Gloves at all times to protect skin [fair skin shows status]

Black for older women

Fan


Extreme modesty– covering the body; corsets make her frail & fainting; shown the confined and controlled life of upper-class woman

Cover to maintain fair skin



Fainting- tight corset, physical and social constraints

Heroine {Miss Anne}

Cotton undergarments

Long heavy skirts

Apron- embroidered or of rich satin fabric [at home]

Parasol


bonnet

Well-brought up middle class girl, polite and decorous

Status and role of women,

Respectable spinster

{Miss Prim}

  • Gowns

  • Petticoats/shifts/

Chemise of cotton or flannel

  • Handkerchiefs

  • Neckerchiefs

  • Stays

  • Black worsted stockings

  • Bonnet

  • Narrow skirt




Social role of women- education becoming respectable job but must dress modestly and “know her place”

Rational Dress reform

Temperance Society

Morality & modesty


The entrepreneur

{Mr Harry Fortuso}

“Oh the would be swell…with their trousers cut so tight/ a short flash coat in light tweed

Bowler hat “a black bellhopper tile”

Waistcoat-bright colour elaborate, embroidered

winged collar shirt and big knotted tie or even a bow tie

Exotic hairstyle- moustache/ sideburns/fringe beard

A cane [really smart]



Men’s cliothing had its fashions- bright waistcoats, ties.

Opportunities in trade/ colonys to become wealthy.

Young, thrusting entrepreneur




Vocabulary:

  • Crinoline- a cage shaped petticoat stiffened with steel wireBodice –dress top- tightfitting, waisted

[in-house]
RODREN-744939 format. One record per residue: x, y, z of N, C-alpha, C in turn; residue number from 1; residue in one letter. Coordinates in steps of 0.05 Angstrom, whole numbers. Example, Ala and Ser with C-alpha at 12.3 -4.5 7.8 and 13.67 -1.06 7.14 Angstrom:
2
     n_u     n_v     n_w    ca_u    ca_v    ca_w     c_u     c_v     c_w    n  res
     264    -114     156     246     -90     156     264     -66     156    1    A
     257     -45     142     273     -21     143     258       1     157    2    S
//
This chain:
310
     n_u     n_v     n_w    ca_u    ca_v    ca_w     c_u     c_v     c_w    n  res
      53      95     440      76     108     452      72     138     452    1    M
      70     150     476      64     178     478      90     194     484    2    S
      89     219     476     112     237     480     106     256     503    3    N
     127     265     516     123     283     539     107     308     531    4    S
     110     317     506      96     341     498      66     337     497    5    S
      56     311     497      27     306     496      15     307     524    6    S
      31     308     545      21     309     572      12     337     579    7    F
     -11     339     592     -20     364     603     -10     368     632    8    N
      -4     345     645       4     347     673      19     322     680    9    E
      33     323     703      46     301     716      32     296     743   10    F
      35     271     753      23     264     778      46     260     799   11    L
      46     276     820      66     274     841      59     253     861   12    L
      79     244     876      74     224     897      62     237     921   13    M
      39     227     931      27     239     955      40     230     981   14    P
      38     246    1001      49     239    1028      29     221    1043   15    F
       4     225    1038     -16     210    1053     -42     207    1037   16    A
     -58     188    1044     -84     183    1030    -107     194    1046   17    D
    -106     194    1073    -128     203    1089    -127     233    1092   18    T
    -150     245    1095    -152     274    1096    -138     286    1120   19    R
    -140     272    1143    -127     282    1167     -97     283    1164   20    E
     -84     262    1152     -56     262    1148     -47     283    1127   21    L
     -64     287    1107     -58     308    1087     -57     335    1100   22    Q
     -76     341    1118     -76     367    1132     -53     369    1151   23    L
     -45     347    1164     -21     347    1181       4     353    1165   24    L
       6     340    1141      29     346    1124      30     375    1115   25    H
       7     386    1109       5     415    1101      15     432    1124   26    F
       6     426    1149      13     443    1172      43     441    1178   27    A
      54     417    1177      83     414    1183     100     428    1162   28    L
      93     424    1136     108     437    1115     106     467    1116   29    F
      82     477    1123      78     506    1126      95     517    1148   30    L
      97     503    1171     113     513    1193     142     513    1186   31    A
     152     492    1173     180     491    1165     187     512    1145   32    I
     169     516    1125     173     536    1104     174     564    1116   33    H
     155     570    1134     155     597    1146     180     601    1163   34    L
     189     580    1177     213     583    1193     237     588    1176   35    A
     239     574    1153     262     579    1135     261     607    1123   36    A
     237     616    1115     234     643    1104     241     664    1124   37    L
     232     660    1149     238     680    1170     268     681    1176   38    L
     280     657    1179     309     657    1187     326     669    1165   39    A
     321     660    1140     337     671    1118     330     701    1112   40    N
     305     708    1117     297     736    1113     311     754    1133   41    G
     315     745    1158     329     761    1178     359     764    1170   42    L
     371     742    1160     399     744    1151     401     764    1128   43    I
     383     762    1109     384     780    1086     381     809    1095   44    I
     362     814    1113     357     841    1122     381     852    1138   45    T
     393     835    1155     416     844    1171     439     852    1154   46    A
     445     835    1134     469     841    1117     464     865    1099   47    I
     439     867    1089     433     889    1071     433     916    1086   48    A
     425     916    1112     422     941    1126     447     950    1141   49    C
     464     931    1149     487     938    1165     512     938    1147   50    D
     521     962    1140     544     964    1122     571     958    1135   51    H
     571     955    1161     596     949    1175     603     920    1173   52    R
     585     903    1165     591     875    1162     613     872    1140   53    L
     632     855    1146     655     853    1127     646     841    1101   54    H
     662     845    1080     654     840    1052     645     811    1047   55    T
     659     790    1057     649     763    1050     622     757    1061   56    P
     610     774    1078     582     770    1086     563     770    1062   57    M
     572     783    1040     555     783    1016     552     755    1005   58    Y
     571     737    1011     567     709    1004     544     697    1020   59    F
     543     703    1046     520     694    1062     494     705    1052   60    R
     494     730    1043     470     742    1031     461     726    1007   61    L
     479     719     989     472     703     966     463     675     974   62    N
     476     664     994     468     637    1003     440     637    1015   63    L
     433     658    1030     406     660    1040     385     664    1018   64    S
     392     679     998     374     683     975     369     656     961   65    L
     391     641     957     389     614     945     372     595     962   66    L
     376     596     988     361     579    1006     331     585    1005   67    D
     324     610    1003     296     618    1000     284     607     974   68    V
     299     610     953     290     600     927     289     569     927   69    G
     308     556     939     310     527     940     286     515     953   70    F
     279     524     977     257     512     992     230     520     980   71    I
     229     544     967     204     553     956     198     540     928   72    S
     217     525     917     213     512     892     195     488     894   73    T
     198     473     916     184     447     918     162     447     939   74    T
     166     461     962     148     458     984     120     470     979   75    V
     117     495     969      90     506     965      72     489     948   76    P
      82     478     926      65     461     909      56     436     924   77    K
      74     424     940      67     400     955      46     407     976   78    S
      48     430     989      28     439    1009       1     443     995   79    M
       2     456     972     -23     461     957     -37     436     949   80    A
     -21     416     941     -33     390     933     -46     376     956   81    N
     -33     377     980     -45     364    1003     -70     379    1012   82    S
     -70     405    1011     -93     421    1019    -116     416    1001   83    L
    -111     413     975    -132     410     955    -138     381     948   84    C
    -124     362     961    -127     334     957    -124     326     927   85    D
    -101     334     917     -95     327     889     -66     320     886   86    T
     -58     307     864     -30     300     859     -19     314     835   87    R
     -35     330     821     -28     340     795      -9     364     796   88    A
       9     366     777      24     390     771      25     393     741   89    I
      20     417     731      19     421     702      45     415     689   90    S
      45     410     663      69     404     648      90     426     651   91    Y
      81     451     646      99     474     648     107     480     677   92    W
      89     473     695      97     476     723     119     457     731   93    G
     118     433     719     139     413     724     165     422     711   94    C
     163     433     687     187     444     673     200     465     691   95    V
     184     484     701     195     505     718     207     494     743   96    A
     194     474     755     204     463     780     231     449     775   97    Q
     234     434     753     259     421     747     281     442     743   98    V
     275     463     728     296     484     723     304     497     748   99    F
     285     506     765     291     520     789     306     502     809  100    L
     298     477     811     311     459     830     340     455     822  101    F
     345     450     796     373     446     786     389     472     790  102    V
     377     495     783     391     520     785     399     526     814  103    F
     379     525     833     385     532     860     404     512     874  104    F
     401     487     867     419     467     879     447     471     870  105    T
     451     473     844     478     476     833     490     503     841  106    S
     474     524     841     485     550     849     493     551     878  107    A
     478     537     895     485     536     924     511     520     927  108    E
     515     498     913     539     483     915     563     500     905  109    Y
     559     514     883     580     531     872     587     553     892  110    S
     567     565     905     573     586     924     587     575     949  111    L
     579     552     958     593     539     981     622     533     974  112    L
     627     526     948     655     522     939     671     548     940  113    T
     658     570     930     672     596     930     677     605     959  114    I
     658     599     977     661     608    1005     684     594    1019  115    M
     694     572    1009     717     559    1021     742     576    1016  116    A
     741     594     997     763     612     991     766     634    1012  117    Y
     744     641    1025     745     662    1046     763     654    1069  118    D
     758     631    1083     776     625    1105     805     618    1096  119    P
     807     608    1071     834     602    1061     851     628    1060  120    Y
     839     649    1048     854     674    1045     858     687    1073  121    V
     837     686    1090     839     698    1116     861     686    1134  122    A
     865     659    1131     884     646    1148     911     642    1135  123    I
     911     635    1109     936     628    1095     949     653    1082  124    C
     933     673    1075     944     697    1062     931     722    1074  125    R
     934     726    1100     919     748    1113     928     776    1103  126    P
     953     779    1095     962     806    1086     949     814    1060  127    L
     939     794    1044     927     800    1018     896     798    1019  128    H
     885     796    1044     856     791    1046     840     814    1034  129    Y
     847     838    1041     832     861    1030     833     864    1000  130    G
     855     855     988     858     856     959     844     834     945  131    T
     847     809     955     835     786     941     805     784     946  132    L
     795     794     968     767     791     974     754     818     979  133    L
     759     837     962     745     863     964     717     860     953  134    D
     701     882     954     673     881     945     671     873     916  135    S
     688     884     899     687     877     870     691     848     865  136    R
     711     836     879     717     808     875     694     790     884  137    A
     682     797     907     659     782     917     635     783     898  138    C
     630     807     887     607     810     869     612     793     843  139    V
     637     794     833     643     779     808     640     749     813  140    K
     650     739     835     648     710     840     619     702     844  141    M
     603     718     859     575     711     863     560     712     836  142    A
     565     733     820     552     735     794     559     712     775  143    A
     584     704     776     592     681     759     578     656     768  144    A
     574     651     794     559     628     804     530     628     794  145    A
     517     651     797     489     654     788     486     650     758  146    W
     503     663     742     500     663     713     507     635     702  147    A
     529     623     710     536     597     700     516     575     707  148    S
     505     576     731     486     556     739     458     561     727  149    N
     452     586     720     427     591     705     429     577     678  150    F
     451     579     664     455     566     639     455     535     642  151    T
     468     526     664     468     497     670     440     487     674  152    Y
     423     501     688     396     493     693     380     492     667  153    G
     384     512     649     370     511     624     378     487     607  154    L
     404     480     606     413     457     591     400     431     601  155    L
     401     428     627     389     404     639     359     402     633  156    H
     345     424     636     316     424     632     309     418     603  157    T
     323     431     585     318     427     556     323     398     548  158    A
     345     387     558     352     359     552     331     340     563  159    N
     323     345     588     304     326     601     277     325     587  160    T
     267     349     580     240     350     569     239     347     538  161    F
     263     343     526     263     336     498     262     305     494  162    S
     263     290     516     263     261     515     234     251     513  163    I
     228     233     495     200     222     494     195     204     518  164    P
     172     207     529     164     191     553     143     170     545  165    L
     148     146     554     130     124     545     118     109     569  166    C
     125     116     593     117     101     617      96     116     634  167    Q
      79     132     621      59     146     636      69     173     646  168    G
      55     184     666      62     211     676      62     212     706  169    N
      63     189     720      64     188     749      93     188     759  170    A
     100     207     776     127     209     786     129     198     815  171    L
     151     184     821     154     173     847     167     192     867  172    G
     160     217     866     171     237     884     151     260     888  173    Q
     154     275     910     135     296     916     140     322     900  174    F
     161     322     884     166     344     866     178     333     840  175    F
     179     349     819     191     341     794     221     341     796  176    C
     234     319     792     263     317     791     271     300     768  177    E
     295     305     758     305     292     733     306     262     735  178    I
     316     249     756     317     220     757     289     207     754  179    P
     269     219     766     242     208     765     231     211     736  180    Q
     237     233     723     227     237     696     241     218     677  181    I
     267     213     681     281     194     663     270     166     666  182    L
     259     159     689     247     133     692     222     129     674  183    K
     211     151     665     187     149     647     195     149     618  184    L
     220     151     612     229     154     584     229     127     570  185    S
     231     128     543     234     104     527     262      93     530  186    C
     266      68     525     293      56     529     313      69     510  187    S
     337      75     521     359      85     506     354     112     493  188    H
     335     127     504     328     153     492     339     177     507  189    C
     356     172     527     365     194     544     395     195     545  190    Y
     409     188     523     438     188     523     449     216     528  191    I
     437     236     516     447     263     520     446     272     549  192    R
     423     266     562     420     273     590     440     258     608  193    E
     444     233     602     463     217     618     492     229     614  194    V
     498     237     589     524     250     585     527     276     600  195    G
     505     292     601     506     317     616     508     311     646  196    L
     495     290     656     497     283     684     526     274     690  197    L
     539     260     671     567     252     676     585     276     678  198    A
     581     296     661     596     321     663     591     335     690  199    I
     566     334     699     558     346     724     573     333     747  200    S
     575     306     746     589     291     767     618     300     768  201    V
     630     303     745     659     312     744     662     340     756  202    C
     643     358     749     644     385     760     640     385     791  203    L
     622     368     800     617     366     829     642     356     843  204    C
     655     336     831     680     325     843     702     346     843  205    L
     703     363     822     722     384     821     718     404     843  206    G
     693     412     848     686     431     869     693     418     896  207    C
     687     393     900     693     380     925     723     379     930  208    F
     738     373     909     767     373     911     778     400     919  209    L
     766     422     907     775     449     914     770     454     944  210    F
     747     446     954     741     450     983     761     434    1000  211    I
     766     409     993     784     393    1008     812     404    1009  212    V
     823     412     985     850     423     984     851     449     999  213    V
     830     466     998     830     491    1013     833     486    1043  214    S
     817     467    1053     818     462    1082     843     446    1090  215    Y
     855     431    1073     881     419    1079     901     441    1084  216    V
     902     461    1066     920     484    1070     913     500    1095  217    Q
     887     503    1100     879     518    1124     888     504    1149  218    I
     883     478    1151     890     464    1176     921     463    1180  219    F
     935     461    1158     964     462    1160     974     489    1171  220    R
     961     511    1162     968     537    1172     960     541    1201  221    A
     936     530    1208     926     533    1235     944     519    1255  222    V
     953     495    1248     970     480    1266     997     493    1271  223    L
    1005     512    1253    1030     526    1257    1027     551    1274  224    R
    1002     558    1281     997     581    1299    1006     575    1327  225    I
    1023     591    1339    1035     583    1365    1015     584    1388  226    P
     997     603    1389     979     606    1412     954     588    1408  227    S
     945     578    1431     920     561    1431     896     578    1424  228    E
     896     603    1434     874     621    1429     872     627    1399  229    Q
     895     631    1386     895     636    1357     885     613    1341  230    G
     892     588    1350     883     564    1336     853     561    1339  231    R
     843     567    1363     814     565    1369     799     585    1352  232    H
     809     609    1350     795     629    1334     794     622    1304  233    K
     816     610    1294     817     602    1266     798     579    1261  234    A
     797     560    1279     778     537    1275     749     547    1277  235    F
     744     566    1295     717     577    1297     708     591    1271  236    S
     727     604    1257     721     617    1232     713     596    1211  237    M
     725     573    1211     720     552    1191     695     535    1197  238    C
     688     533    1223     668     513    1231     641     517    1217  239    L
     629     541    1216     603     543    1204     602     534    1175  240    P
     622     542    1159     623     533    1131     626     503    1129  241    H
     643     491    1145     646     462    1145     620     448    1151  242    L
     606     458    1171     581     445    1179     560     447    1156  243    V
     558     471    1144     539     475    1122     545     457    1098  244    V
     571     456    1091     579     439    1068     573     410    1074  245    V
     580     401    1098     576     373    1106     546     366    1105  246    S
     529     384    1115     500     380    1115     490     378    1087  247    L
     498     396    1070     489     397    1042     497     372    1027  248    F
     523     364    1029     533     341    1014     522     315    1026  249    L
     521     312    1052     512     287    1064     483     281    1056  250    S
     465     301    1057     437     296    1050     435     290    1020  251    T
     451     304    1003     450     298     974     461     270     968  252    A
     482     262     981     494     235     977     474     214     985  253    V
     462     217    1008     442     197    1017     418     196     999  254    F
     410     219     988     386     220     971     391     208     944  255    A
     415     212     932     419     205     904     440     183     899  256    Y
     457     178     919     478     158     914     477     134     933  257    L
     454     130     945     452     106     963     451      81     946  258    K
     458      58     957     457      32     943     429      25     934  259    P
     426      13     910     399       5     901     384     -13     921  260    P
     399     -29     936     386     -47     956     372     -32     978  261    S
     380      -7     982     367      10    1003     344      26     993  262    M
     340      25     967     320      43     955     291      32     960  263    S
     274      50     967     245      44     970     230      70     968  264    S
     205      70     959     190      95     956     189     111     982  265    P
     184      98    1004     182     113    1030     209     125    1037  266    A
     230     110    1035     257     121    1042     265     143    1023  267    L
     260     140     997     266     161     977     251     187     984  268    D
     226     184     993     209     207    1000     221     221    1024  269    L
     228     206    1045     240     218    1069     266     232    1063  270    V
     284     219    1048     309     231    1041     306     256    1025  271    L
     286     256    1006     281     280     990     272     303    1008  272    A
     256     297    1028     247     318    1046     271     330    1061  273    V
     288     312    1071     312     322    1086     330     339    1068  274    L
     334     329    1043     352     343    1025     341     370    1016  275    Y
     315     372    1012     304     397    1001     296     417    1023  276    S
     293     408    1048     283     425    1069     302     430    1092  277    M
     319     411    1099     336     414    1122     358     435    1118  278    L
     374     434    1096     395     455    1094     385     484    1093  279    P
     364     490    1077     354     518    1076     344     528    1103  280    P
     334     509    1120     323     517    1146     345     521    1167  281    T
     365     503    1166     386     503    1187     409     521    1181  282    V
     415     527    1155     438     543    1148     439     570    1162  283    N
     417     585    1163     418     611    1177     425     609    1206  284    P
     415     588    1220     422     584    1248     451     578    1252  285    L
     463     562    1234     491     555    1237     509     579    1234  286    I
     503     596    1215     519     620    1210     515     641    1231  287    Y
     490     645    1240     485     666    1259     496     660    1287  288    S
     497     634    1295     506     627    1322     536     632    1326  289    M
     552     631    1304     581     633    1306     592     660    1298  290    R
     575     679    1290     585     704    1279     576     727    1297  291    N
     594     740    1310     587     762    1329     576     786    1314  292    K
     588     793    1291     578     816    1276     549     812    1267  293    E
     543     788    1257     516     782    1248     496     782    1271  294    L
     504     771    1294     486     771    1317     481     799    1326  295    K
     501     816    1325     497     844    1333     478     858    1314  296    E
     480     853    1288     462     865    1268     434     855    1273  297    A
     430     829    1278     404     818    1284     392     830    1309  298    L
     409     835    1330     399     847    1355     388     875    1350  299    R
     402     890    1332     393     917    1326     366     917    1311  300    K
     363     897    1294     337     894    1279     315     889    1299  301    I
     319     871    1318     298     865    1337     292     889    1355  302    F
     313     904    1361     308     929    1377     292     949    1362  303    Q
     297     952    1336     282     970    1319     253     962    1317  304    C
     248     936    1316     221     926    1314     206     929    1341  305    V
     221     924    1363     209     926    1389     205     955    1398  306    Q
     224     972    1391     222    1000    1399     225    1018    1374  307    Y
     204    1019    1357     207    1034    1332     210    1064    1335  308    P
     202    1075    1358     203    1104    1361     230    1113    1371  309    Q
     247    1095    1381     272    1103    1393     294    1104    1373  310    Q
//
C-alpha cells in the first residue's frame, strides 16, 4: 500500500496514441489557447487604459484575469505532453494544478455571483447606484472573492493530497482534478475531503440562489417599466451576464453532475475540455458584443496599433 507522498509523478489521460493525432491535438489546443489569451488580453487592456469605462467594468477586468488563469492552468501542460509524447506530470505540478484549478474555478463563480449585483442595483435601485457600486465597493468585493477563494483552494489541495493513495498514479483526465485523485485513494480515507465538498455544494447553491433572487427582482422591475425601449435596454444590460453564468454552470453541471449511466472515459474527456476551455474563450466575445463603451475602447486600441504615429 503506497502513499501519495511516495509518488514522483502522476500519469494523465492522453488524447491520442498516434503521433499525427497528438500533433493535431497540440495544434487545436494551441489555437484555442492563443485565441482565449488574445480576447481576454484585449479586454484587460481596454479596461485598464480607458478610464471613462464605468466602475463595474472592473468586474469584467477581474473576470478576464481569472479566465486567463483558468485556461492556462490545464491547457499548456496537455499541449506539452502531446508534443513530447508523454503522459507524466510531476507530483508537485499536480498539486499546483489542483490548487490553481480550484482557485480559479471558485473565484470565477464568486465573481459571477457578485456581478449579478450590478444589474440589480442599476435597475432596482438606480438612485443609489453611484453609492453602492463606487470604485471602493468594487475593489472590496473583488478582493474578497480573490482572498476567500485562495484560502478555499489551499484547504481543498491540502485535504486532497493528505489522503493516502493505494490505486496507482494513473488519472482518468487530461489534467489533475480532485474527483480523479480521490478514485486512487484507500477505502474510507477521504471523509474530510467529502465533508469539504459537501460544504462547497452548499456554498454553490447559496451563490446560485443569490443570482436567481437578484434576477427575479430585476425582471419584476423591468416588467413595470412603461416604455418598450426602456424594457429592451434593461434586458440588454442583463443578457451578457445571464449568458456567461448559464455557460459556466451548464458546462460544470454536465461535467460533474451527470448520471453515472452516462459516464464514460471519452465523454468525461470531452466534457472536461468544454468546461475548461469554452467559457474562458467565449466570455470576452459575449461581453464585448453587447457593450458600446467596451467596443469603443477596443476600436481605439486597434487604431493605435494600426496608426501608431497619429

• Corsets- to achieve a fashionable tiny waist tight corsets were worn; made of whalebone or steel in fabric casing, laced tight, made breathing difficult

  • Sleeves: many styles of sleeve: pagoda, puff, gathered, plain, cuffs, legofmutton

  • Bertha – a soft collar of lace or transparent fabric worn over an evening dress

  • Trim: fringes, braid, piping, bows

  • Pastel shades, dove gray, white for young women/ Black for older women/ mourning

  • In 1856 anailine dyes were invented and colours became bright.

  • Evening fabrics: silk, velvet, brocade, taffeta

  • Day fabrics: cotton, muslin, linen, gingham, wool/cotton mix

  • Parasols,Gloves,mittens,Hats

  • Fichu- a small, modest shawl, triangular, lace or net to cover a low décolletage

  • Voluminous shawls & coats [pelisse] in silk/indian cotton. Goat fleece[angora]

  • Chartalaine – attached to waist- keys, scissors, watches, thimbles

  • Men’s watch on chain, with extras, eg: cigar cutter

  • Mourning jewellery – brooches with the deceased’s hair/picture

  • Hairstyles: only unmarried girls wore their hair loose, married woman wore hair up

  • Stockings: White or pale Silk stockings expensive/ cotton- middle class/home-made knitted wool stockings [working poor]

  • Bonnets/ Hats/ Caps- [for married women] lawn, lace, embroidery; morning caps worn all day; evening caps- more decorated; black ribbons for mourning {must cover head in public]

  • Vest = waistcoat